On this episode of The Small Business Show, Alan Weiss continues the discussion on successful business practices with host Jim Fitzpatrick. Weiss is the best-selling author of “Sentient Strategy,” a book which sheds light on how the economy changed during the COVID pandemic, and why old-school tactics may no longer work for today’s customers. He is also a leadership coach, speaker and business consultant.
The customer isn’t right
“The customer is always right,” is one of the most common refrains heard in business dialogue. However, Weiss urges entrepreneurs to ignore this sentiment. “The fact is that a lot of organizations spend too much money and time on customers who aren’t really helping them,” he explains. While it is true that most shoppers know what they want, they do not always recognize what they actually need. Unfortunately, many companies choose to placate buyer concerns instead of solving the underlying problem. Offering buyers a product which not only fails to satisfy their needs but also works against the interests of the business can compound the damage done by a single, unwise purchase. “It’s important to understand who your ideal buyers is,” Weiss remarks. Rather than catering to everyone, he argues, business owners should focus on addressing the needs of their target audience.
According to Weiss, “Resilience imperative” is the concept of anticipating setbacks. “Anyone who’s striving, who’s innovating has these [setbacks],” he notes. “The key here is: what do you learn from it? How do you respond to it?” In other words, even if business owners employ hundreds of preventative measures, they will always encounter at least some form of failure. Thus, entrepreneurs should recognize that mistakes are both inevitable and beneficial. While they cannot be avoided, they can be used as opportunities to grow and improve.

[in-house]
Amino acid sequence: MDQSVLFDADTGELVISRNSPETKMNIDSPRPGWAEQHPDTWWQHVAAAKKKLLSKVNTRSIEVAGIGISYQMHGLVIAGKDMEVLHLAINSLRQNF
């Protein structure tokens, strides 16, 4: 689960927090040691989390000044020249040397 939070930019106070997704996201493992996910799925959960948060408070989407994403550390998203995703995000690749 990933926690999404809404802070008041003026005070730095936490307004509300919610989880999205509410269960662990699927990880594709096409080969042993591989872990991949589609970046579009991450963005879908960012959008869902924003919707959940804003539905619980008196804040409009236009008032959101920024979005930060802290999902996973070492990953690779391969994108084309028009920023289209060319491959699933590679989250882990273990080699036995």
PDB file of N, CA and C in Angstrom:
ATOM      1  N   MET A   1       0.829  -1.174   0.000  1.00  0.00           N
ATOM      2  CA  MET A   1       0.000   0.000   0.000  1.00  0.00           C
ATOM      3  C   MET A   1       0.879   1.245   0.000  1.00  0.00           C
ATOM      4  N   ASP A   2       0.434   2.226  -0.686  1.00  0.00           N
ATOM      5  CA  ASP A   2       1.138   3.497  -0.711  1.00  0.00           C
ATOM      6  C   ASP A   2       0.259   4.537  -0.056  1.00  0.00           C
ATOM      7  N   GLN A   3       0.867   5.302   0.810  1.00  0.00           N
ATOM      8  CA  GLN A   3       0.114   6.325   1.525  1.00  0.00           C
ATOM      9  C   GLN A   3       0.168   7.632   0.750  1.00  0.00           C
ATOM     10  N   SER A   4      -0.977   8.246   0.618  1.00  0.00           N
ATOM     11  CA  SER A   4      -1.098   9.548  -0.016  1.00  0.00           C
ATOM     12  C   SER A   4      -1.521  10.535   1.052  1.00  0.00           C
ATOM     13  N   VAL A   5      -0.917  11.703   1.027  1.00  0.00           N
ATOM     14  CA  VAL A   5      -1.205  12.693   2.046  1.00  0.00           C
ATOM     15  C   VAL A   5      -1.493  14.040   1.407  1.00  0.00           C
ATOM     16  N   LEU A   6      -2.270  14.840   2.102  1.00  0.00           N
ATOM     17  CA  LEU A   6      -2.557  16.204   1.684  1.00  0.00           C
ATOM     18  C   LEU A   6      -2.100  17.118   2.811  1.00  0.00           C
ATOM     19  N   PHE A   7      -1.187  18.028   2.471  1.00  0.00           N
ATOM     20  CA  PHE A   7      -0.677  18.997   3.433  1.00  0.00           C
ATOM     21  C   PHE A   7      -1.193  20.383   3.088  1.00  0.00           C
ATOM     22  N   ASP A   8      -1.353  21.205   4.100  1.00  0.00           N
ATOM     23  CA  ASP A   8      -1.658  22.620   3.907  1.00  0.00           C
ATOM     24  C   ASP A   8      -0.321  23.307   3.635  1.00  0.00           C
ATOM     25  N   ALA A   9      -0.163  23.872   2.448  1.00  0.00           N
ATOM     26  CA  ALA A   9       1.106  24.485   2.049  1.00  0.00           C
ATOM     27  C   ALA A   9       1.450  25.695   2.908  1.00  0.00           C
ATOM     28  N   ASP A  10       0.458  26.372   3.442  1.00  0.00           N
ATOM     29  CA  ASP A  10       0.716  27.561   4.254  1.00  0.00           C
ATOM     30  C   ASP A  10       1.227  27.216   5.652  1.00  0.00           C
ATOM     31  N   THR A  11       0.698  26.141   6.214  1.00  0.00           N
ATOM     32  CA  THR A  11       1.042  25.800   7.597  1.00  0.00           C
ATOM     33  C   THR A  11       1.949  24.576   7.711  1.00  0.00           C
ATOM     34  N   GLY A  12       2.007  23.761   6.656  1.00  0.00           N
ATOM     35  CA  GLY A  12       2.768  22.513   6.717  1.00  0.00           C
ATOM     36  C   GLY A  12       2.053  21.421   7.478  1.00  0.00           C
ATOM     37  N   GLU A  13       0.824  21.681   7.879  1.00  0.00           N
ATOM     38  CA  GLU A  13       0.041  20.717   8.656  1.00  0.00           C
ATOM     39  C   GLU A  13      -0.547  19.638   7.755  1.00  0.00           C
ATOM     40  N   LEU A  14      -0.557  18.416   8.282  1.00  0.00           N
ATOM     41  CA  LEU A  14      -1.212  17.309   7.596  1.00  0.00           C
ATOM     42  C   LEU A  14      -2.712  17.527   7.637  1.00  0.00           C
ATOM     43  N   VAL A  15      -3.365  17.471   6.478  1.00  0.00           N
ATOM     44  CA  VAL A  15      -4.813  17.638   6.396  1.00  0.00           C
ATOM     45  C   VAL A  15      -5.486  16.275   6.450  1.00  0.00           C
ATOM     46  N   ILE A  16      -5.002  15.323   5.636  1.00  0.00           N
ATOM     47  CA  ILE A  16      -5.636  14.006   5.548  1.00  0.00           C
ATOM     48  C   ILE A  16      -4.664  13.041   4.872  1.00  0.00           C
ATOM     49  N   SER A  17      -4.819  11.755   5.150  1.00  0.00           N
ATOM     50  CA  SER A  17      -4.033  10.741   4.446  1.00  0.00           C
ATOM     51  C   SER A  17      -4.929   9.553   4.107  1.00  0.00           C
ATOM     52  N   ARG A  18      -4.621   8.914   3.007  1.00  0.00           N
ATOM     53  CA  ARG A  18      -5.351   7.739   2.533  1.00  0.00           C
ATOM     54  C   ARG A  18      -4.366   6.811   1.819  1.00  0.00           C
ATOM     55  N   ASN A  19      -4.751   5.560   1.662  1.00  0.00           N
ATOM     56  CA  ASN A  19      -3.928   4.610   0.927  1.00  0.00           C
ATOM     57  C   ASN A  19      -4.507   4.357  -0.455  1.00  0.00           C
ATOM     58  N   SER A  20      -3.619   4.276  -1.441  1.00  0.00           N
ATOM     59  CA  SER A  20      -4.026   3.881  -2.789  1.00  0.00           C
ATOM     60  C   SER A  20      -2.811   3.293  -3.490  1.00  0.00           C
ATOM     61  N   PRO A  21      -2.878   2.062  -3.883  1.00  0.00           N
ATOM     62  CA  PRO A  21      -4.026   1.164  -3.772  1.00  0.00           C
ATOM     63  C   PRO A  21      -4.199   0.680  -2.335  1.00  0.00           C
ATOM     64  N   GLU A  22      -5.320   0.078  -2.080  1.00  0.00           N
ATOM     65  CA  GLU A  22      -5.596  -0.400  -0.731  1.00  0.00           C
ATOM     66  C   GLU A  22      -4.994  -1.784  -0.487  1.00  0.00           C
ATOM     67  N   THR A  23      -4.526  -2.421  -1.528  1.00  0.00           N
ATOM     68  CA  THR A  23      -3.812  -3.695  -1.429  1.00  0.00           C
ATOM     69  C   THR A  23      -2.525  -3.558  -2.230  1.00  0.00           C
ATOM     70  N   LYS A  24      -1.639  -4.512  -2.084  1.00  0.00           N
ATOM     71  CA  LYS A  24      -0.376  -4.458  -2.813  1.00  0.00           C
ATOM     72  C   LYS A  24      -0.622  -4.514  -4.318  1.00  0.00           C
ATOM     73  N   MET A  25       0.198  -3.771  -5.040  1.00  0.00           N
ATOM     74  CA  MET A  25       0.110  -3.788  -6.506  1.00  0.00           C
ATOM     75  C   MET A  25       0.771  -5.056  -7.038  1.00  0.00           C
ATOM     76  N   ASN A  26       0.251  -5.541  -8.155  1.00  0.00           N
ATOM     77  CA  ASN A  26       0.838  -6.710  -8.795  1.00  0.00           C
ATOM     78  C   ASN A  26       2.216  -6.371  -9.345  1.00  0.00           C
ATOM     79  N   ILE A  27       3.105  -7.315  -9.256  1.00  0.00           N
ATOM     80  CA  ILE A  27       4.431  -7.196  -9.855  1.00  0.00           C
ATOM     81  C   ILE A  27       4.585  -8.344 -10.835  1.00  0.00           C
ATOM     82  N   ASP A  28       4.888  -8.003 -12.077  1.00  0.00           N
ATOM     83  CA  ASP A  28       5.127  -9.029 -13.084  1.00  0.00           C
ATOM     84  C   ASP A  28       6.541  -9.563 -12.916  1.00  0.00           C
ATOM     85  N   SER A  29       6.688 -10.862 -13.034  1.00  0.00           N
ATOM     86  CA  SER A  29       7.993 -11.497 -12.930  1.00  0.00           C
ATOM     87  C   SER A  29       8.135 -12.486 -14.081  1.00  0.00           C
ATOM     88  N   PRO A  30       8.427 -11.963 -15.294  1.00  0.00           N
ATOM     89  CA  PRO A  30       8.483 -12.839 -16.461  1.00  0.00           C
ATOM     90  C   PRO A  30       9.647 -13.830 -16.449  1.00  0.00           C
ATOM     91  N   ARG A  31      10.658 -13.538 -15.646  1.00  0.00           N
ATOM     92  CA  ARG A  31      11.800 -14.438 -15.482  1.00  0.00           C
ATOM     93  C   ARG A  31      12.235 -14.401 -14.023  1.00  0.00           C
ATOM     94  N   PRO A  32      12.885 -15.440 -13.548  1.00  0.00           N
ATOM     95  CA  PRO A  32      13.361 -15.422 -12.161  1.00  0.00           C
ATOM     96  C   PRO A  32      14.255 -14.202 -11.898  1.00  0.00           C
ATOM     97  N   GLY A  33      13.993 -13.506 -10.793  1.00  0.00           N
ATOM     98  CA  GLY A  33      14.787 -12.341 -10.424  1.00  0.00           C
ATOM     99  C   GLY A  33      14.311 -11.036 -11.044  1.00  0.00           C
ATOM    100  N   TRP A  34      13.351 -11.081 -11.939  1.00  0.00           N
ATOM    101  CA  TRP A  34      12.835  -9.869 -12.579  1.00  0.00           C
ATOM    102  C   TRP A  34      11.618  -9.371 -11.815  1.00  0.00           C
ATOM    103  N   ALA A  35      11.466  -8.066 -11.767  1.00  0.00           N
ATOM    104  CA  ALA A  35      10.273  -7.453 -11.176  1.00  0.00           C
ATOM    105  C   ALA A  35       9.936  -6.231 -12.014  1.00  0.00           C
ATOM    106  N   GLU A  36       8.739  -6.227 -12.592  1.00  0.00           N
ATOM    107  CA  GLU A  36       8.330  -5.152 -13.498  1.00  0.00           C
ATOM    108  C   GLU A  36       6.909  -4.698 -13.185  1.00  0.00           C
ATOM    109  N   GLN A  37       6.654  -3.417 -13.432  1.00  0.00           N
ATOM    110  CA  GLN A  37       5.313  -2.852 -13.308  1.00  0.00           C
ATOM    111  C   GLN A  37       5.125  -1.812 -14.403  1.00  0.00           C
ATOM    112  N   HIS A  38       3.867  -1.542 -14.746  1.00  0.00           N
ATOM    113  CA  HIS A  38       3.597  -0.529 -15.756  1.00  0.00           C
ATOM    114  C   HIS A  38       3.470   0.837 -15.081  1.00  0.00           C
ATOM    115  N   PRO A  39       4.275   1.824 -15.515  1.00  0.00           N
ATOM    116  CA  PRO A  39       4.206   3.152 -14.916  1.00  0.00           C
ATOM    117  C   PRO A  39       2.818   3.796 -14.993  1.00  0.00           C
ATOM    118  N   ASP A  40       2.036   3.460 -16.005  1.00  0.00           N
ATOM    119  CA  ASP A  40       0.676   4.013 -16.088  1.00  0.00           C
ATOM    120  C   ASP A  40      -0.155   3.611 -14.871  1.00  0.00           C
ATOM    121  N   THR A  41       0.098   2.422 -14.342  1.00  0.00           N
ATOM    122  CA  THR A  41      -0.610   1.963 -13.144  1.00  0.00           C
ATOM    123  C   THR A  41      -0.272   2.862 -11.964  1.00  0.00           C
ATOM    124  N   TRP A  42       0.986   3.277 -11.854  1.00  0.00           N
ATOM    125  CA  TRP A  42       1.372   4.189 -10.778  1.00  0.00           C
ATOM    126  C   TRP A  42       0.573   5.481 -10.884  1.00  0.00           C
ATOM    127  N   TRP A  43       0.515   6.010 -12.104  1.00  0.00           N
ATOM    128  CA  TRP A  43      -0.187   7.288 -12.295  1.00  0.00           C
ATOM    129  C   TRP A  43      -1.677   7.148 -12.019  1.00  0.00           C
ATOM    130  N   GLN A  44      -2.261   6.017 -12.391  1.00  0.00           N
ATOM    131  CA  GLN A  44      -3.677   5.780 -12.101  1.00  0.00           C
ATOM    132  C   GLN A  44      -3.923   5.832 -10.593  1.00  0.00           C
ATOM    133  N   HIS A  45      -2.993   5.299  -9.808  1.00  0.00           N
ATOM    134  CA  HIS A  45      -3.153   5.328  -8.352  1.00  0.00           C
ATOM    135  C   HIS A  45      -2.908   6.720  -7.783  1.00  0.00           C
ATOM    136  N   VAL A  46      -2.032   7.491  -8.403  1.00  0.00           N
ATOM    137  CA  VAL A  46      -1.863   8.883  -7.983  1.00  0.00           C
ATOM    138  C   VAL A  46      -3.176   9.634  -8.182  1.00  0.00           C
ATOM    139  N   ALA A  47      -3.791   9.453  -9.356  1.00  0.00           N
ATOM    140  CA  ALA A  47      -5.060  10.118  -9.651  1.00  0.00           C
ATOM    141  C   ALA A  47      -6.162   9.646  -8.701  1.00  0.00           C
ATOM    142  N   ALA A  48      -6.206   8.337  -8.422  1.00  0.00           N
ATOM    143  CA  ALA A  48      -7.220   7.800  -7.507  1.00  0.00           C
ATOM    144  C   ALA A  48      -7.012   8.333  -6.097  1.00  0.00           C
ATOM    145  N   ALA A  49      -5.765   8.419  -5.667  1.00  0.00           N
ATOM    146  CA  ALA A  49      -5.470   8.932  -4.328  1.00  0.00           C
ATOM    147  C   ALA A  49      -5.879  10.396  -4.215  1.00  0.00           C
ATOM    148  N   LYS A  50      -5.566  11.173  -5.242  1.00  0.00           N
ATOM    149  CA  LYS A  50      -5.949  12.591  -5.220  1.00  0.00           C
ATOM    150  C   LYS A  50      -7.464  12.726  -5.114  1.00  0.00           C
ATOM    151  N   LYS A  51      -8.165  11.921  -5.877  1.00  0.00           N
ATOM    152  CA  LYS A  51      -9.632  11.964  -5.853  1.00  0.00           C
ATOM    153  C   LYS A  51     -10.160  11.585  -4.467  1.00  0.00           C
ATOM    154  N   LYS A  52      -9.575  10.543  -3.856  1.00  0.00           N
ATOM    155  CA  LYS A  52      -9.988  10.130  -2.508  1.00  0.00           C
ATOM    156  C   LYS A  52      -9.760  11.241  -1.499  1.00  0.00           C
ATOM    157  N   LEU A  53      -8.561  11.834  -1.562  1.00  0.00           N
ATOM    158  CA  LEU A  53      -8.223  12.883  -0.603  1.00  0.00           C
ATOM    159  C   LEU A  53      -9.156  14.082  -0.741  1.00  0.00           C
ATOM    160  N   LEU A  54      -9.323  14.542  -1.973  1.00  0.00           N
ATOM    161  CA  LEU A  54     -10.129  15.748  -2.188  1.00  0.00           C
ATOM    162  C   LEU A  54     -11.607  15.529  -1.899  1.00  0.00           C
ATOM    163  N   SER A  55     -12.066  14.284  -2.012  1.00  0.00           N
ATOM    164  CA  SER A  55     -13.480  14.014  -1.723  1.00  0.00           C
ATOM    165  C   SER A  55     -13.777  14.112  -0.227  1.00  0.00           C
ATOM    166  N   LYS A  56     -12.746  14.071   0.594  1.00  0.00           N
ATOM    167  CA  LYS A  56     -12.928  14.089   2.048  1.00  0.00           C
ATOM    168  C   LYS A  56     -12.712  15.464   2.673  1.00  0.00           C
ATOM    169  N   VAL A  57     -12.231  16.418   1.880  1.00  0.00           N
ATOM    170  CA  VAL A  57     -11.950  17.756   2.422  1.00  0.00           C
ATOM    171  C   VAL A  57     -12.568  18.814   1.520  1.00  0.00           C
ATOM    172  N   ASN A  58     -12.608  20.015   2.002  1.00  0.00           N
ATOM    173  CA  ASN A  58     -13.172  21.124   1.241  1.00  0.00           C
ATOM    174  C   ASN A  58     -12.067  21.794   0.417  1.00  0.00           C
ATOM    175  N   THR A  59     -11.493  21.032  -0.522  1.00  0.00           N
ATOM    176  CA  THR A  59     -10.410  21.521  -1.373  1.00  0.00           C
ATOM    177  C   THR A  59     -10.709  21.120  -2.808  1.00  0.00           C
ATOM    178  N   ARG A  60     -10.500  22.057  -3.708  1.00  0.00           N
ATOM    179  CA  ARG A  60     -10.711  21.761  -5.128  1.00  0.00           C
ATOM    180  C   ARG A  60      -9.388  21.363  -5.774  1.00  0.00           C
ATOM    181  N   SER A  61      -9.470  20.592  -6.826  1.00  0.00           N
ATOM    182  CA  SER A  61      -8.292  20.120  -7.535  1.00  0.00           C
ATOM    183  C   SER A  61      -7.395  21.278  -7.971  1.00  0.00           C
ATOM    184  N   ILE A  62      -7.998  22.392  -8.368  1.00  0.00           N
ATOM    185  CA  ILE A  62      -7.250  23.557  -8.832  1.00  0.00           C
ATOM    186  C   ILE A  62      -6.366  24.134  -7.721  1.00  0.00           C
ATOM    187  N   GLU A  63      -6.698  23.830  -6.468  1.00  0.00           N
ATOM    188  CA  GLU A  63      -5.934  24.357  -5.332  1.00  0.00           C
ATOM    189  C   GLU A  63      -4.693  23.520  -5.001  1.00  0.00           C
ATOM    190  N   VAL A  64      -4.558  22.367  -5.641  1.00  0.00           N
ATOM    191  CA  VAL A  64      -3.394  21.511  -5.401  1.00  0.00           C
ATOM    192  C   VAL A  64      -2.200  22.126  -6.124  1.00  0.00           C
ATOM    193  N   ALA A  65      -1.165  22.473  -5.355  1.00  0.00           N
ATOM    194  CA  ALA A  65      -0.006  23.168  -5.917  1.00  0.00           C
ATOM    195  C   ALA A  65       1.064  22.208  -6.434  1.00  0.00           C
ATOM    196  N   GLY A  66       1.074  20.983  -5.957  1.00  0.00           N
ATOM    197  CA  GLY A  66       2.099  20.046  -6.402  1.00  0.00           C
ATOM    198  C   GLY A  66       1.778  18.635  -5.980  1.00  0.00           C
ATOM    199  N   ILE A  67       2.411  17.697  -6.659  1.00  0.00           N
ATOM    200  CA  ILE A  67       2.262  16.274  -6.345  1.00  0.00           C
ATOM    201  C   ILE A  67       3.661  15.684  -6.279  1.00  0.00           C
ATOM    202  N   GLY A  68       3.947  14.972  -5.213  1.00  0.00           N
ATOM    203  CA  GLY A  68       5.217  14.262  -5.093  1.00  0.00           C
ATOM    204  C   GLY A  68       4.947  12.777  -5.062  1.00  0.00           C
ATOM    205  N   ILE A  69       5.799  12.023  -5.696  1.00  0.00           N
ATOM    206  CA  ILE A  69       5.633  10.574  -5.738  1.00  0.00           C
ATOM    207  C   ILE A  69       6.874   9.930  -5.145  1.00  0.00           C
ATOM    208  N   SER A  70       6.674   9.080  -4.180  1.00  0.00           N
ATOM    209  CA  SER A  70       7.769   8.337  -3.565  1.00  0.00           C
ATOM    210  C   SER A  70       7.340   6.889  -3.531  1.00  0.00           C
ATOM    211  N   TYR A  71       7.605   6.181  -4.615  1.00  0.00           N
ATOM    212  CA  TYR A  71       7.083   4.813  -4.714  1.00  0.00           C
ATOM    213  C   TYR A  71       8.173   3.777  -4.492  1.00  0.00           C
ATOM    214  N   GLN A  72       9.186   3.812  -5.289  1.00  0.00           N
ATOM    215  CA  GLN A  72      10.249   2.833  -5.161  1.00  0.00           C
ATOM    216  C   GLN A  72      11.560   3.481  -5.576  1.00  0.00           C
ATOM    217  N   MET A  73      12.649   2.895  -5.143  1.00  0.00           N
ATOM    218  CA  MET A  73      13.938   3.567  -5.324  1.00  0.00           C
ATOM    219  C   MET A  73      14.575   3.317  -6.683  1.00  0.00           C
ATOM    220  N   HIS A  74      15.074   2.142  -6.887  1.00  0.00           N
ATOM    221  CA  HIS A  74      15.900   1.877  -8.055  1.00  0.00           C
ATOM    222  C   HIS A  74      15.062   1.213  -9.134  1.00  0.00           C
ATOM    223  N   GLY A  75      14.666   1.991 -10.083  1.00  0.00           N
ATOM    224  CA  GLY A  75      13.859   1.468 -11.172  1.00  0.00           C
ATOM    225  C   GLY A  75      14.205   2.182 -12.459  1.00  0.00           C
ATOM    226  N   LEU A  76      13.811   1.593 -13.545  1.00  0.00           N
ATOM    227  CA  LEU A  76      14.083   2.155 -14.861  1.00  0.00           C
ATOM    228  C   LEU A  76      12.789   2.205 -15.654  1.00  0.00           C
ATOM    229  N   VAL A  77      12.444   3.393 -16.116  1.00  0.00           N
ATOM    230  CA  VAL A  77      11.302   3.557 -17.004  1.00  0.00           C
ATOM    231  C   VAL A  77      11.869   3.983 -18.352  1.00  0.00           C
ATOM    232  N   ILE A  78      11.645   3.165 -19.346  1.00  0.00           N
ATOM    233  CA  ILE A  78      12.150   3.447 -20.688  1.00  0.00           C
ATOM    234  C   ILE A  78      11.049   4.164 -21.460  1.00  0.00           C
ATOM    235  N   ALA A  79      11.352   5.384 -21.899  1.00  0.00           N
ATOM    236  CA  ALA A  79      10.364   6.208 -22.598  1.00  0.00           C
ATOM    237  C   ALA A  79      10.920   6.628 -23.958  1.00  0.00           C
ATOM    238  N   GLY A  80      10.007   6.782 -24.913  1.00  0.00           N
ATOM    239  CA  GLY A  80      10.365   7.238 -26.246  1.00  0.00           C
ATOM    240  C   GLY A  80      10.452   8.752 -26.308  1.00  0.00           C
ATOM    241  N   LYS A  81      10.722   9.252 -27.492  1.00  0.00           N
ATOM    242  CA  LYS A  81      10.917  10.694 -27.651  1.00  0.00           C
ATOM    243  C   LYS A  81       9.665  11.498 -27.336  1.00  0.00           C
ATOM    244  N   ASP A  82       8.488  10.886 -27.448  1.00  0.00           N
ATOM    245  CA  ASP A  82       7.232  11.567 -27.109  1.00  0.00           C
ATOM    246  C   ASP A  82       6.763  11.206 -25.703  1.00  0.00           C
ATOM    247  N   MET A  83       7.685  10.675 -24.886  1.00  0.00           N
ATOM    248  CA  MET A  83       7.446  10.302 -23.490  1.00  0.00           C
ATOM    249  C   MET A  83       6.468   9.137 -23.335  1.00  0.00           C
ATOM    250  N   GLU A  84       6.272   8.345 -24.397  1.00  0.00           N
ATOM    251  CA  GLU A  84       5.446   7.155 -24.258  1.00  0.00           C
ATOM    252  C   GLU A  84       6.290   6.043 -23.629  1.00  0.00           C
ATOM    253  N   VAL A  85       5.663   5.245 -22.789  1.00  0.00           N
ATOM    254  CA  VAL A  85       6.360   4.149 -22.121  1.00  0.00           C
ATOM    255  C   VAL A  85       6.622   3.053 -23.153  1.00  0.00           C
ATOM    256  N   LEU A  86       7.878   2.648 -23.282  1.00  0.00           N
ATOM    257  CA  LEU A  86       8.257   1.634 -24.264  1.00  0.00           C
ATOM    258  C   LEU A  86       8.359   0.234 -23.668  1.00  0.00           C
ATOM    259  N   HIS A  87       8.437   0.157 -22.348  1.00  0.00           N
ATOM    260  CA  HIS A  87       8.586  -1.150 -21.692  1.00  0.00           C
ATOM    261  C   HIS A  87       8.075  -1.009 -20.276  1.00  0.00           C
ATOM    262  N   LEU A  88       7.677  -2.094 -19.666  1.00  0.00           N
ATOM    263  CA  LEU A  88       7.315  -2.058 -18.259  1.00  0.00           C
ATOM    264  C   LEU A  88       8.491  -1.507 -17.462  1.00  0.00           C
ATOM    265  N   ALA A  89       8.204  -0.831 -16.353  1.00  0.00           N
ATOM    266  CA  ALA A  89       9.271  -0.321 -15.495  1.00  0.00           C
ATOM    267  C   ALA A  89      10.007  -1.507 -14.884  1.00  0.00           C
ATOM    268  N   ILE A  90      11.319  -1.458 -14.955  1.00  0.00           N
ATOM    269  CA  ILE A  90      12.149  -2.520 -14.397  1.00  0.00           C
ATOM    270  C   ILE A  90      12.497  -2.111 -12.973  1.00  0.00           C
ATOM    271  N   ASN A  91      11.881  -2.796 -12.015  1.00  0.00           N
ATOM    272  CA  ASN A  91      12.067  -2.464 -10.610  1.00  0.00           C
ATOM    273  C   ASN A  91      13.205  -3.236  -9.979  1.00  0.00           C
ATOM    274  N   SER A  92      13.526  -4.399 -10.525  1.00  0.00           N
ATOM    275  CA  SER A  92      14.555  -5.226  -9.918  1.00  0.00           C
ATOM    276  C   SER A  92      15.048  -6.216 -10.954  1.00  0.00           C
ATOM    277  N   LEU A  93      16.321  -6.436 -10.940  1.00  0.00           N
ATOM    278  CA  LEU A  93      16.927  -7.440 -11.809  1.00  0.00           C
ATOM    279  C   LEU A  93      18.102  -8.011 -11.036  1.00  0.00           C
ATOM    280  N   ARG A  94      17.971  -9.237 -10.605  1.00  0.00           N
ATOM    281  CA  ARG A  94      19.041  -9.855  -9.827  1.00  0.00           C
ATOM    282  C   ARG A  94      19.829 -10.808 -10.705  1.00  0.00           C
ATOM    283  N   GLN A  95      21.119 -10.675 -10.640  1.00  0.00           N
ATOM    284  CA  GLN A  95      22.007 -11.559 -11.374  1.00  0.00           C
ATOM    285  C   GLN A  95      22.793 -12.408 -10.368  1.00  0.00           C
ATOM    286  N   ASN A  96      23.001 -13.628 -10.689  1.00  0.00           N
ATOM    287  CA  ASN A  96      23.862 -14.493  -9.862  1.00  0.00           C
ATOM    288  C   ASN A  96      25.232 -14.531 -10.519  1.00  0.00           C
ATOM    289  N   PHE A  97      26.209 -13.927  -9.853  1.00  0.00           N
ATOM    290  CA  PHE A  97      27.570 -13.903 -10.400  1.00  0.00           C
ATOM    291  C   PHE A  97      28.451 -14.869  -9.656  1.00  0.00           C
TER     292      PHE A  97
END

For business owners searching for ways to bounce back after the pandemic, Weiss recommends following three simple steps. First, identify the strategies and measures implemented in response to COVID which proved to be successful. Next, divide these into two groups: those which continue to work now that the economy has started to recover, and those which have outlived their usefulness. After ending use of the latter, research and develop suitable replacements. Using this method, entrepreneurs can save time on writing new business plans by retaining the elements which worked during the pandemic.